Cycling Comfort

It seems to me that we spend much of our lives seeking and creating comfort. From the very first comforting nursery we are placed in, to classrooms that make us feel happy and safe, to jobs with “security” and all the way to a comfortable retirement.

Not all of that is bad, of course, but what if we’re creating comfortable habits we unconsciously turn to in the same way some people use comfort foods?

We know it’s bad to use food as a salve for emotional pain or elation. Because mac n’ cheese doesn’t really help when you’ve been told you suck as a friend, worker, confidant or date.  And gummy bears or Ben & Jerry are not really our friends when we’re celebrating a promotion, weight loss (oh the irony..) or a personal milestone. It’s empty. Because food cannot fulfill like real relationships do.

Relationships are hard work though. Ben & Jerry are $4.99 and only require you have a close relationship with a spoon.

But whether or not you have a twisted relationship with food, I’m finding more and more we have twisted relationships with our habits that tie us to comfort.

*We shop at the same stores, in the same departments for the same type of clothes or meals or DVDs we’ve always bought.

*We go to the same synogagues, churches, community events and social gatherings that we always have.

*We read and reread the same things, year after year. Not stretching our imaginations or mental worlds, just reinforcing what’s already there.

*We cling to the same relationships whether or not they are good for us and continue to take the calls, the emails, the visits from people who do not enrich our lives, past or present.

Even in the smallest ways we cling to the comfort that we know:

*the same car insurance since we turned 16

*the same habits of paying bills and mailing a check

*the same phone plan

*the same flowers in the yard, food in the garden

*the same service providers, doctors, medicines and pharmacy we’ve always used

This is not necessarily bad – it’s good to have a preference and stabilizing to have a routine. But are you letting the comfort of the known prevent you from experiencing something amazing? Will you take the risk of the unknown and discomfort that comes with it to experience something that, quite literally, puts you in amazement?

Is it worth discomfort to be able to say “I am so glad I gave this a try!” or “I never knew it could be this simple” or “I am saving so much time and money.”

Most change requires time and it’s not my intent to advise changing your entire life for the sake of experience. But if the only thing holding you back is discomfort I have one thing to say: get over it.

You can do the work to gather the numbers from 8 or 9 insurance companies, the information they need and make some calls. Yes, it’s work. No, it’s not fun. But the payoff can be huge!

You can pull out some of the foods that have sat forgotten in your pantry for ages and try them for dinner. Maybe you never eat rice pilaf with meatloaf and it’s a little uncomfortable. Get over it.

You can donate those clothes gathering dust in the closet, the books languishing on your shelf and the movies you never watch. Sure, it’s uncomfortable – what if you want them later and don’t have them? But there’s a payoff. Besides simply relieving yourself of the mental stress of holding on to what is comfortable without regard to the cost, you conquer the fear that comes from stepping into the unknown.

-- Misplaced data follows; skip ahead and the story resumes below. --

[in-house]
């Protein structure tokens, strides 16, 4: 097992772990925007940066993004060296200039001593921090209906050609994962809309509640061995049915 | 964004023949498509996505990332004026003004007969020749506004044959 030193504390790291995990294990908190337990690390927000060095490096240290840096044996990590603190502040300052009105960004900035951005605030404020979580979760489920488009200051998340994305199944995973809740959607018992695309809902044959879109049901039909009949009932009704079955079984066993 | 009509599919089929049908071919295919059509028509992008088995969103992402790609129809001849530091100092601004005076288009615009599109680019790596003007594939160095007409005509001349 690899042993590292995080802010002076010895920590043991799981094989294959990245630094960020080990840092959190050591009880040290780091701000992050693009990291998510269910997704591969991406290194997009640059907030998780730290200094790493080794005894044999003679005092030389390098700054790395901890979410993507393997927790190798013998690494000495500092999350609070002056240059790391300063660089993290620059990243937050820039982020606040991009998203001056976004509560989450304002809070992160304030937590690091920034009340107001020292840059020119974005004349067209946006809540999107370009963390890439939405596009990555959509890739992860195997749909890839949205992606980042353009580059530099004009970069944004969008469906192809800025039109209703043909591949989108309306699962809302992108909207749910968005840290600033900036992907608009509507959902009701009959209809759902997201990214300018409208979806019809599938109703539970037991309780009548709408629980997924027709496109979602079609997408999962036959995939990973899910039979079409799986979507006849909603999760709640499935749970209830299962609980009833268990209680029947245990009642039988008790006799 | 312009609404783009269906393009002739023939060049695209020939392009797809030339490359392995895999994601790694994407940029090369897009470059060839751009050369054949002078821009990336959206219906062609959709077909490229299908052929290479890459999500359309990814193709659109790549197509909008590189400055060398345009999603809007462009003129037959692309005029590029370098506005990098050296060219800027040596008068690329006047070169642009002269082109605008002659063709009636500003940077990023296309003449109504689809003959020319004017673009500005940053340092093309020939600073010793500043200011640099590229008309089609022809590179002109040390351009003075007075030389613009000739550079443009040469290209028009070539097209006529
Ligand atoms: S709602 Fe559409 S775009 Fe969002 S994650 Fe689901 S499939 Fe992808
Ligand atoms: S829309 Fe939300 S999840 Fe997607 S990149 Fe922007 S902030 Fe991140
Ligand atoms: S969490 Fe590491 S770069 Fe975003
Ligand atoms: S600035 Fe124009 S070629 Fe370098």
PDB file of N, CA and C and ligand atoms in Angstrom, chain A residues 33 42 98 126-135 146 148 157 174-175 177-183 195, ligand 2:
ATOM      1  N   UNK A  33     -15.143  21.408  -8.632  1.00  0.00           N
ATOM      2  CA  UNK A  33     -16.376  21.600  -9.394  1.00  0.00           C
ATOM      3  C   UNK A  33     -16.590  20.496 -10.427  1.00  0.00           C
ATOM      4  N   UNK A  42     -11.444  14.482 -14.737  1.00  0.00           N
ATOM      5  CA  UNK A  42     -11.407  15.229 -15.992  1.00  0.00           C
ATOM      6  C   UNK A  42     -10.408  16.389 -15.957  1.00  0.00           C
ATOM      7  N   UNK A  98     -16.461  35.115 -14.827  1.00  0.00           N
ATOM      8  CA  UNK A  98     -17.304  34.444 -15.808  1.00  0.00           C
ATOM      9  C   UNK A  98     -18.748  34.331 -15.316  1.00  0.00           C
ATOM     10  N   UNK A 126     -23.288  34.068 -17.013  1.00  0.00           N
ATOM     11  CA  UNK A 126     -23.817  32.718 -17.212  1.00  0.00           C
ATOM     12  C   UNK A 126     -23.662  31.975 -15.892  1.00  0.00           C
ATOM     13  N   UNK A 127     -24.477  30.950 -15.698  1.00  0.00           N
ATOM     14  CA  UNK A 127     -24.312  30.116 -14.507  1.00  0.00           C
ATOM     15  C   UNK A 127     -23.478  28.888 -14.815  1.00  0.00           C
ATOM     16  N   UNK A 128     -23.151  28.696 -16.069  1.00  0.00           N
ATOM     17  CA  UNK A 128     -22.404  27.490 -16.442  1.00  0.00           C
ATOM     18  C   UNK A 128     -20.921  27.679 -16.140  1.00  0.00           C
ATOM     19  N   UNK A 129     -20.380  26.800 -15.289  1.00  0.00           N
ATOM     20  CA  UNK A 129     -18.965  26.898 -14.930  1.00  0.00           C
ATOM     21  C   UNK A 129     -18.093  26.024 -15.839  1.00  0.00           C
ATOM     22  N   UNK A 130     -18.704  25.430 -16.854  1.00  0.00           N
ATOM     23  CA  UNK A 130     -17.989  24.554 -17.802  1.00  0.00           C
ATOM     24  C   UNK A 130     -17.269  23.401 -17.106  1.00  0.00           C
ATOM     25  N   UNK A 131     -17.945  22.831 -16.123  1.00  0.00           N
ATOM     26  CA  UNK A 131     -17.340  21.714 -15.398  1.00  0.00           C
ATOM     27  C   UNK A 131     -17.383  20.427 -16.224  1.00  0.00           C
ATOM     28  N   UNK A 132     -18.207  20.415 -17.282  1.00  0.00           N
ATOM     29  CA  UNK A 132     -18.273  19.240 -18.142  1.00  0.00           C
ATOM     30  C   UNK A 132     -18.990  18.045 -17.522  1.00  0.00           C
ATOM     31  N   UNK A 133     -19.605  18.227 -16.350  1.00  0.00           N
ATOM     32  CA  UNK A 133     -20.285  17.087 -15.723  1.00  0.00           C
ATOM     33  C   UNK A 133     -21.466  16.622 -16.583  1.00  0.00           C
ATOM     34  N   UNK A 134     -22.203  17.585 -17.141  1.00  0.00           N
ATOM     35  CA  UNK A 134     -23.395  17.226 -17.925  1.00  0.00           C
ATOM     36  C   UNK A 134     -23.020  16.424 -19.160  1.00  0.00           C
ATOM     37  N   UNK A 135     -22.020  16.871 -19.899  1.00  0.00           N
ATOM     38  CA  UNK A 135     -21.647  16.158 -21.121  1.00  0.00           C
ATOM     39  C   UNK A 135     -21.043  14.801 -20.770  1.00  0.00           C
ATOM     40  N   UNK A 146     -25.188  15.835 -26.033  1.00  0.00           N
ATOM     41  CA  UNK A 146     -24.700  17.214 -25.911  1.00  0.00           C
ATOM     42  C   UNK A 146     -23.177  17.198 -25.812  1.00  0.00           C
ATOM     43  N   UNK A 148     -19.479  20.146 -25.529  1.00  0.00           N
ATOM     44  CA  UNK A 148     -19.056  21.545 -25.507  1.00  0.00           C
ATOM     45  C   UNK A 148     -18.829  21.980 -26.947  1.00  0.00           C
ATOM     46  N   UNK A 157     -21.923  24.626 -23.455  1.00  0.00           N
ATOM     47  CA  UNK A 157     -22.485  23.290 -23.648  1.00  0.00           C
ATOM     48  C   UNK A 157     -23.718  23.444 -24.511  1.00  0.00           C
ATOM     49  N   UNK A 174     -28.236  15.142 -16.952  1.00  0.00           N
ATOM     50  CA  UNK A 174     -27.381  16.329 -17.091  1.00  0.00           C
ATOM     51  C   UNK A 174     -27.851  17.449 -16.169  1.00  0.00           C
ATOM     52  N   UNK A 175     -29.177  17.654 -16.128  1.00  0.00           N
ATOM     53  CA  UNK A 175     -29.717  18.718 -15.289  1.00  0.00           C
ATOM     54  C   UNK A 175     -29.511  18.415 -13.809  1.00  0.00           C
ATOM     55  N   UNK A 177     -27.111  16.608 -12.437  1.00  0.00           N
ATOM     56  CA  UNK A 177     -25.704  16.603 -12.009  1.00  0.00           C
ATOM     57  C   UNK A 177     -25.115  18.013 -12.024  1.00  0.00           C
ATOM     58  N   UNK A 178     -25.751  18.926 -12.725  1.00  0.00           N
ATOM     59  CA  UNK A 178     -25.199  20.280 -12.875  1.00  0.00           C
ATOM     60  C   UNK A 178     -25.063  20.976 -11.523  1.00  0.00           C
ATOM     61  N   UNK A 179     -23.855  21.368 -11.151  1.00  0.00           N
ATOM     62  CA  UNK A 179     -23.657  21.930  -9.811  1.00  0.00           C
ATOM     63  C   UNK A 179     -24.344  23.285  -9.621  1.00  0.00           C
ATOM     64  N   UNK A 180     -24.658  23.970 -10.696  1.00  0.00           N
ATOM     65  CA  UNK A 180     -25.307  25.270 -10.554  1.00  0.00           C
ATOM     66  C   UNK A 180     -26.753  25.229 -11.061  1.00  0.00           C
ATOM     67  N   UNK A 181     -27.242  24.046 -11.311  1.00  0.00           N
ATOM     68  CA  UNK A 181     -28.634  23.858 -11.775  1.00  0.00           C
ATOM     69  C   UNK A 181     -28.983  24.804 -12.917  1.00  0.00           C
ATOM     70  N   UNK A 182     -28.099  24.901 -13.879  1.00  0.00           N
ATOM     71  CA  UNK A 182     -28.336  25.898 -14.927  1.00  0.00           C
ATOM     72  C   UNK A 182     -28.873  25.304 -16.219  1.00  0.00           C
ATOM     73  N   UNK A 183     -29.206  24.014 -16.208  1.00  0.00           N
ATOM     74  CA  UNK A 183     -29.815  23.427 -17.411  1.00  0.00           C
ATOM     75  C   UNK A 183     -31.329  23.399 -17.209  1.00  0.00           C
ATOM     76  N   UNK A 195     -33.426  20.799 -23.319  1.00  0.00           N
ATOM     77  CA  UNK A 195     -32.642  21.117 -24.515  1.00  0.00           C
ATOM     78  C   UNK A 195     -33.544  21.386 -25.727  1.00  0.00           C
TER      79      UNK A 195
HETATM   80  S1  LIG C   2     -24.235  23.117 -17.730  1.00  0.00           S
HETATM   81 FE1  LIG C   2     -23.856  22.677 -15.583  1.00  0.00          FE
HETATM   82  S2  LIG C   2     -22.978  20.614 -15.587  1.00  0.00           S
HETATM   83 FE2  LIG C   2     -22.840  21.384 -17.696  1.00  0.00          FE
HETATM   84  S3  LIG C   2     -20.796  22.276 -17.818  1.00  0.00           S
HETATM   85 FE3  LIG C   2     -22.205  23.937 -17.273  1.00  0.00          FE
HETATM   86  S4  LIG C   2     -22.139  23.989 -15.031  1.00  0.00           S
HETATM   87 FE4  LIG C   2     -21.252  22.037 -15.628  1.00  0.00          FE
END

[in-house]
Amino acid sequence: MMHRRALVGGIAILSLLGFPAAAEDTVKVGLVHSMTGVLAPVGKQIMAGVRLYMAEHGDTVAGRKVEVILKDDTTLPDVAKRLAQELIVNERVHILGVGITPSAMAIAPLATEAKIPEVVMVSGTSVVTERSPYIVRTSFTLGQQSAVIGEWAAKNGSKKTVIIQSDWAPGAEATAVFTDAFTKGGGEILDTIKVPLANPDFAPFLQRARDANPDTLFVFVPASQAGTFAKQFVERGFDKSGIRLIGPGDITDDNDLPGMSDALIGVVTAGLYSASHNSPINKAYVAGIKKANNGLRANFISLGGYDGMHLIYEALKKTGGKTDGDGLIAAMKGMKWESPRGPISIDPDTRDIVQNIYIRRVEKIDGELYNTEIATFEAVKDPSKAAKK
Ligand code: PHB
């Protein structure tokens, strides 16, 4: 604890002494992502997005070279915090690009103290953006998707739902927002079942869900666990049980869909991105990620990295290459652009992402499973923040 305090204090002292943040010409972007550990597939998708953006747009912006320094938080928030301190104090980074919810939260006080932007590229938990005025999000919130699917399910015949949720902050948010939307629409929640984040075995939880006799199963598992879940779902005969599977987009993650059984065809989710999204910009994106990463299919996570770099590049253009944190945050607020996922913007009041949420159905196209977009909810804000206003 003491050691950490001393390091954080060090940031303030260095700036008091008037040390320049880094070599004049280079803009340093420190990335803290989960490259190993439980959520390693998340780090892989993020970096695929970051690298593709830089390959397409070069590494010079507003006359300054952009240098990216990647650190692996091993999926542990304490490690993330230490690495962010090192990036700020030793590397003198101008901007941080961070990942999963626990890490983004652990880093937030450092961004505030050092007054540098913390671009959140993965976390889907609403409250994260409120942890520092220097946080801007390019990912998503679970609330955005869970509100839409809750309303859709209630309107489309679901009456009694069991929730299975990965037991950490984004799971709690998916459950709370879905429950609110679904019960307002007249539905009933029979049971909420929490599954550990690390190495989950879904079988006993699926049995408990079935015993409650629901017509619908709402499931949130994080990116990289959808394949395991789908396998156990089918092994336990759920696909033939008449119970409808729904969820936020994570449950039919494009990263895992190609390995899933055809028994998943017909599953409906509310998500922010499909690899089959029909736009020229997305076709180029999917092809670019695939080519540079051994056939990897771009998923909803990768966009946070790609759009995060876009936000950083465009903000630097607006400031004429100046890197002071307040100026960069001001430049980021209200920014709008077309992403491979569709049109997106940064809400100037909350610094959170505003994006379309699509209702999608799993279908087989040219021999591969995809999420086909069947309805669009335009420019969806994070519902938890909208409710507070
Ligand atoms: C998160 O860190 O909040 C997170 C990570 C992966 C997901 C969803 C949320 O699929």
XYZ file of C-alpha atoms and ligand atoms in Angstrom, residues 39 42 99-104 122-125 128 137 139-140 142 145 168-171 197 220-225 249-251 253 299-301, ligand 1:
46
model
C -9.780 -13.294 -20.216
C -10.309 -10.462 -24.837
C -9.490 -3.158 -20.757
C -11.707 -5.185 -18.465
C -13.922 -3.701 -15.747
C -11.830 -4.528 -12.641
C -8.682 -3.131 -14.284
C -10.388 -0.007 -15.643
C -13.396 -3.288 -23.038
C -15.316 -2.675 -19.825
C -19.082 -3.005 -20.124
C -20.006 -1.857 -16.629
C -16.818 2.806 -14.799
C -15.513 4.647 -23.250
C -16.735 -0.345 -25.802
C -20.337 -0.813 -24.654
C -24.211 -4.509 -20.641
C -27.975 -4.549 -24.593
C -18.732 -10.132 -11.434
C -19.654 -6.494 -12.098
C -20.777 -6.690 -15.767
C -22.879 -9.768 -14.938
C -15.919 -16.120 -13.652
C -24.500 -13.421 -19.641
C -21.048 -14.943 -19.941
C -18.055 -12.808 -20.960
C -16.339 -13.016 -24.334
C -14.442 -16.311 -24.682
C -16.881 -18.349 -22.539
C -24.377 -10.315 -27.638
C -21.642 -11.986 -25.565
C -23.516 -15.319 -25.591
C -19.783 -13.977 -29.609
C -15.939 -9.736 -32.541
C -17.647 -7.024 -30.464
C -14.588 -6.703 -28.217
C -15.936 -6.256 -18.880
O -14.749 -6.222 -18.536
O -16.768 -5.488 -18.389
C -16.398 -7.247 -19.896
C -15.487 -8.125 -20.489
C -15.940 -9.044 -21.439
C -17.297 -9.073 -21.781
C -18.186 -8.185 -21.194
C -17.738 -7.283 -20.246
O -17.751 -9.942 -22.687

Is it scary to travel alone to a place you’ve never been? Can be.

Is it intimidating to join a new knitting group, book club, church family or dog park and become the newbie? Can be.

Is it a pain to track down those addresses so you can finally send birthday cards that have languished for months? Yes (speaking from experience here).

But the reward is worth more than the discomfort. The beauty of a place unseen and what you learn along the way. The new friends who join your social circle. Recognizing a friend for who they are in your life.  Those things can’t be experiences when you choose to avoid fear and discomfort at all costs.

Recognizing the signs is difficult and will vary. My cues are subtle and like to hide behind reason. Damn Nancy Drew books of my childhood!

*When I say, “I’ll do that as soon as I have….” I know I’m avoiding. Instead I stop and say “I am putting this on my calendar with a reminder to gather what I need to make it happen.”

*When I think, “I’m not sure if I should…” I know I’m afraid. Instead I communicate my uncertainty by asking “would you like me to do….. if so, what exactly do you need and when? I will let you know if that’s feasible.”

*When I consider, “I could never…” I know I’m intimidated. Instead of the end goal (millions for retirement, maintaining a goal weight, reading all the books on my list), I make myself a smaller goal that is feasible. Baby steps. It’s a great thing because you don’t approach a baby and insist they run the mile in 7 minutes. You teach them to sit. To crawl. To hobble. To walk. To run. You try to get them to stop running. Then to run a mile. Then to run a mile in 7 minutes. Why does it seem so simple when we talk about the natural physical abilities of children but it’s so hard to implement for so many other goals?

Again, upending your entire life in order to experience change and a little discomfort is unwise. Start with something today you’ve been putting off. Are you afraid or unwilling to get uncomfortable? Get over it. The best part of this cycle that I’ve found is that I quickly get comfortable with that which was once scary and uncomfortable.  That cycle? That’s personal growth.


4 thoughts on “Cycling Comfort

  1. What a great post! I started to just skim it and then I realized, this is really insightful and might just impact my comfort zone and I went back and really read it. Thank you!

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